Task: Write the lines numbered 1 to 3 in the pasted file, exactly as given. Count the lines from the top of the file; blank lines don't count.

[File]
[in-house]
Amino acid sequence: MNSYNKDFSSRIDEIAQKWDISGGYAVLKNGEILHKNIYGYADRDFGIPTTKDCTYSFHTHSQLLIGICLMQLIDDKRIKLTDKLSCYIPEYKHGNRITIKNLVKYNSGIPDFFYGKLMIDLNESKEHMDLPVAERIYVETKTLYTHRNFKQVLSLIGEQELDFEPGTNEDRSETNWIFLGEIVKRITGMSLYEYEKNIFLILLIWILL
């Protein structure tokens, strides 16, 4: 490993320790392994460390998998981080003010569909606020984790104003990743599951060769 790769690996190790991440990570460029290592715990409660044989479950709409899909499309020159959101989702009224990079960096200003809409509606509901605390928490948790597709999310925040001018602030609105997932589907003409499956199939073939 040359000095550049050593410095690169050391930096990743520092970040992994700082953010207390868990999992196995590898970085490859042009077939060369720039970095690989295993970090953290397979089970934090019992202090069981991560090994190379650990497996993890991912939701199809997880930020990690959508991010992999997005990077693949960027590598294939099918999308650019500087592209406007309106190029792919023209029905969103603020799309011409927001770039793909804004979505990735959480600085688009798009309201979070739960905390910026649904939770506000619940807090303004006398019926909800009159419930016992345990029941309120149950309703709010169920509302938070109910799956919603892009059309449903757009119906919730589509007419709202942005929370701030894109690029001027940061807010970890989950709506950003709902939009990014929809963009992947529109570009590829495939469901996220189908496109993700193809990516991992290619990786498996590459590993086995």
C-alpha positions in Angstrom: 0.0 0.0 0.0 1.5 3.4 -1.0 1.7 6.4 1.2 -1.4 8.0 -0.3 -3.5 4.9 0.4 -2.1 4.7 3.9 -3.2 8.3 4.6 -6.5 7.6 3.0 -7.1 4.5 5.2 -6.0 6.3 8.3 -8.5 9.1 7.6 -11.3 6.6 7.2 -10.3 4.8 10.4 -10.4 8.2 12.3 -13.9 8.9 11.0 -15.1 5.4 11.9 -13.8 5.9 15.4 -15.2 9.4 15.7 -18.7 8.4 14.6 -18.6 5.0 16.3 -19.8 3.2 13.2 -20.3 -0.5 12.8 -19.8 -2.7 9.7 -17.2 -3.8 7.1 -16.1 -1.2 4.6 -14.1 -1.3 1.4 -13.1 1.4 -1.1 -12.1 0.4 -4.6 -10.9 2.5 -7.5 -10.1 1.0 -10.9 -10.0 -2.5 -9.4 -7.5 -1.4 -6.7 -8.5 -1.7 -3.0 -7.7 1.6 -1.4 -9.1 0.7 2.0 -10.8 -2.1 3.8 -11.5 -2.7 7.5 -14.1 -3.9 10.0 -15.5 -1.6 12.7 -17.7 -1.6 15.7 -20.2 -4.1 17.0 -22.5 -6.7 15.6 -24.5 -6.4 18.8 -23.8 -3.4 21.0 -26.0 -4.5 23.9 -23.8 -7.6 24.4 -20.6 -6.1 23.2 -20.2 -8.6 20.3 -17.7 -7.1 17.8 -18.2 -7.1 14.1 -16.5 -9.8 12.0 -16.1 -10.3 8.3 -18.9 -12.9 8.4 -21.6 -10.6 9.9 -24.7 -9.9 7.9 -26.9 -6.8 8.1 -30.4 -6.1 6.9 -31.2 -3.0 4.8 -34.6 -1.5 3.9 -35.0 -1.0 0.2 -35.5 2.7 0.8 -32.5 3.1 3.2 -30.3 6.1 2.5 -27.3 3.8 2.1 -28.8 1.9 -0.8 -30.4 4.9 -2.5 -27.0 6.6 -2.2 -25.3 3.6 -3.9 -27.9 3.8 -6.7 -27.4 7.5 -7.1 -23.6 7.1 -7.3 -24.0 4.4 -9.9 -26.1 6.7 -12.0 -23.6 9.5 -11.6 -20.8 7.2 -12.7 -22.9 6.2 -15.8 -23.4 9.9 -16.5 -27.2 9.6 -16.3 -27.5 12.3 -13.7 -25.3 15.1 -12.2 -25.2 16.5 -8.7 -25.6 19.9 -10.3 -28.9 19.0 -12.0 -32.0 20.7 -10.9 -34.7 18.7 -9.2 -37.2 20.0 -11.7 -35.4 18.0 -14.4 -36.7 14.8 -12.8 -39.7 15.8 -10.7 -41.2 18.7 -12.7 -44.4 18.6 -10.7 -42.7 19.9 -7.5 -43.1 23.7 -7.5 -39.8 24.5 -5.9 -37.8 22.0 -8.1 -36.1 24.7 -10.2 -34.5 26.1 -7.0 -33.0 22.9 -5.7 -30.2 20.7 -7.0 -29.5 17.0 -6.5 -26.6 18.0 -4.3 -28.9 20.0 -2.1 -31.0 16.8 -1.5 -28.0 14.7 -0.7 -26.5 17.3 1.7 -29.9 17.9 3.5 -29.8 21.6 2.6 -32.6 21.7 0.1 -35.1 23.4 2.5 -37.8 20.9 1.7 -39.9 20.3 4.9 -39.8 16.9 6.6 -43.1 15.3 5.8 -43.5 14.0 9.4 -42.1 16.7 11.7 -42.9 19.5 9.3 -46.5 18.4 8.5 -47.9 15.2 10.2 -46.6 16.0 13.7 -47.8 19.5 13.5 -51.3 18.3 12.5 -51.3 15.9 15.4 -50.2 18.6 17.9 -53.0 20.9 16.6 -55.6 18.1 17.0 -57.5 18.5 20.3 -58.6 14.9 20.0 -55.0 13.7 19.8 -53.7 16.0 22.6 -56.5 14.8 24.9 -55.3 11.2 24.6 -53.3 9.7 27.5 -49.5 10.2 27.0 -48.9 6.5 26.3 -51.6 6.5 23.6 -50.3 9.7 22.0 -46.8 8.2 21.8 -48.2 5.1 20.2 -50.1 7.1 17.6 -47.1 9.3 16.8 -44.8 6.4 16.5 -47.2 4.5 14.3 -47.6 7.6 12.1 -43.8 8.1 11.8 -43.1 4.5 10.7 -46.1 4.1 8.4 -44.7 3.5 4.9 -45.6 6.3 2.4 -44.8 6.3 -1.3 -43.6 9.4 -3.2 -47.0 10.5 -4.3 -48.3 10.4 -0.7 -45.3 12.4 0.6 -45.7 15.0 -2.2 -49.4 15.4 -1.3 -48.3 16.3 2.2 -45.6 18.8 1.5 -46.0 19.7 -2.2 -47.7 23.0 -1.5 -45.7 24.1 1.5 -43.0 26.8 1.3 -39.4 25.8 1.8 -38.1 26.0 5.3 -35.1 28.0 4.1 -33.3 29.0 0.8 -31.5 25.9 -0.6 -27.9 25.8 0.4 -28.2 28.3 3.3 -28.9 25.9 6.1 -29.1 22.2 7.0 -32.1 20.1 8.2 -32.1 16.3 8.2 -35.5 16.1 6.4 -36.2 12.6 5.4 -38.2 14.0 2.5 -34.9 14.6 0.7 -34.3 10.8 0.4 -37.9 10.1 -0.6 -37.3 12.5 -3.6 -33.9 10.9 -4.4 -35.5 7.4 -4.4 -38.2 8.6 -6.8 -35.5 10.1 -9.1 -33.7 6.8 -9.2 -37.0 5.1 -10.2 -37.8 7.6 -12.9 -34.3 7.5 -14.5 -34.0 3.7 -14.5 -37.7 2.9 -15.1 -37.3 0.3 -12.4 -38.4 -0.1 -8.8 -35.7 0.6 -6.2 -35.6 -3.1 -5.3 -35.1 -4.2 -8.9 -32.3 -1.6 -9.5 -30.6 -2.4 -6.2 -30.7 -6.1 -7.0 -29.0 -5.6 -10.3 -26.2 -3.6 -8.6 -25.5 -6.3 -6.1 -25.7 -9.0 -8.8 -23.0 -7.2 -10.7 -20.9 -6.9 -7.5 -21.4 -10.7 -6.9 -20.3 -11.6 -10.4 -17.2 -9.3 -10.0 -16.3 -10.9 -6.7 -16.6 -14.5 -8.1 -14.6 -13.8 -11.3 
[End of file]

[in-house]
Amino acid sequence: MNSYNKDFSSRIDEIAQKWDISGGYAVLKNGEILHKNIYGYADRDFGIPTTKDCTYSFHTHSQLLIGICLMQLIDDKRIKLTDKLSCYIPEYKHGNRITIKNLVKYNSGIPDFFYGKLMIDLNESKEHMDLPVAERIYVETKTLYTHRNFKQVLSLIGEQELDFEPGTNEDRSETNWIFLGEIVKRITGMSLYEYEKNIFLILLIWILL
């Protein structure tokens, strides 16, 4: 490993320790392994460390998998981080003010569909606020984790104003990743599951060769 790769690996190790991440990570460029290592715990409660044989479950709409899909499309020159959101989702009224990079960096200003809409509606509901605390928490948790597709999310925040001018602030609105997932589907003409499956199939073939 040359000095550049050593410095690169050391930096990743520092970040992994700082953010207390868990999992196995590898970085490859042009077939060369720039970095690989295993970090953290397979089970934090019992202090069981991560090994190379650990497996993890991912939701199809997880930020990690959508991010992999997005990077693949960027590598294939099918999308650019500087592209406007309106190029792919023209029905969103603020799309011409927001770039793909804004979505990735959480600085688009798009309201979070739960905390910026649904939770506000619940807090303004006398019926909800009159419930016992345990029941309120149950309703709010169920509302938070109910799956919603892009059309449903757009119906919730589509007419709202942005929370701030894109690029001027940061807010970890989950709506950003709902939009990014929809963009992947529109570009590829495939469901996220189908496109993700193809990516991992290619990786498996590459590993086995």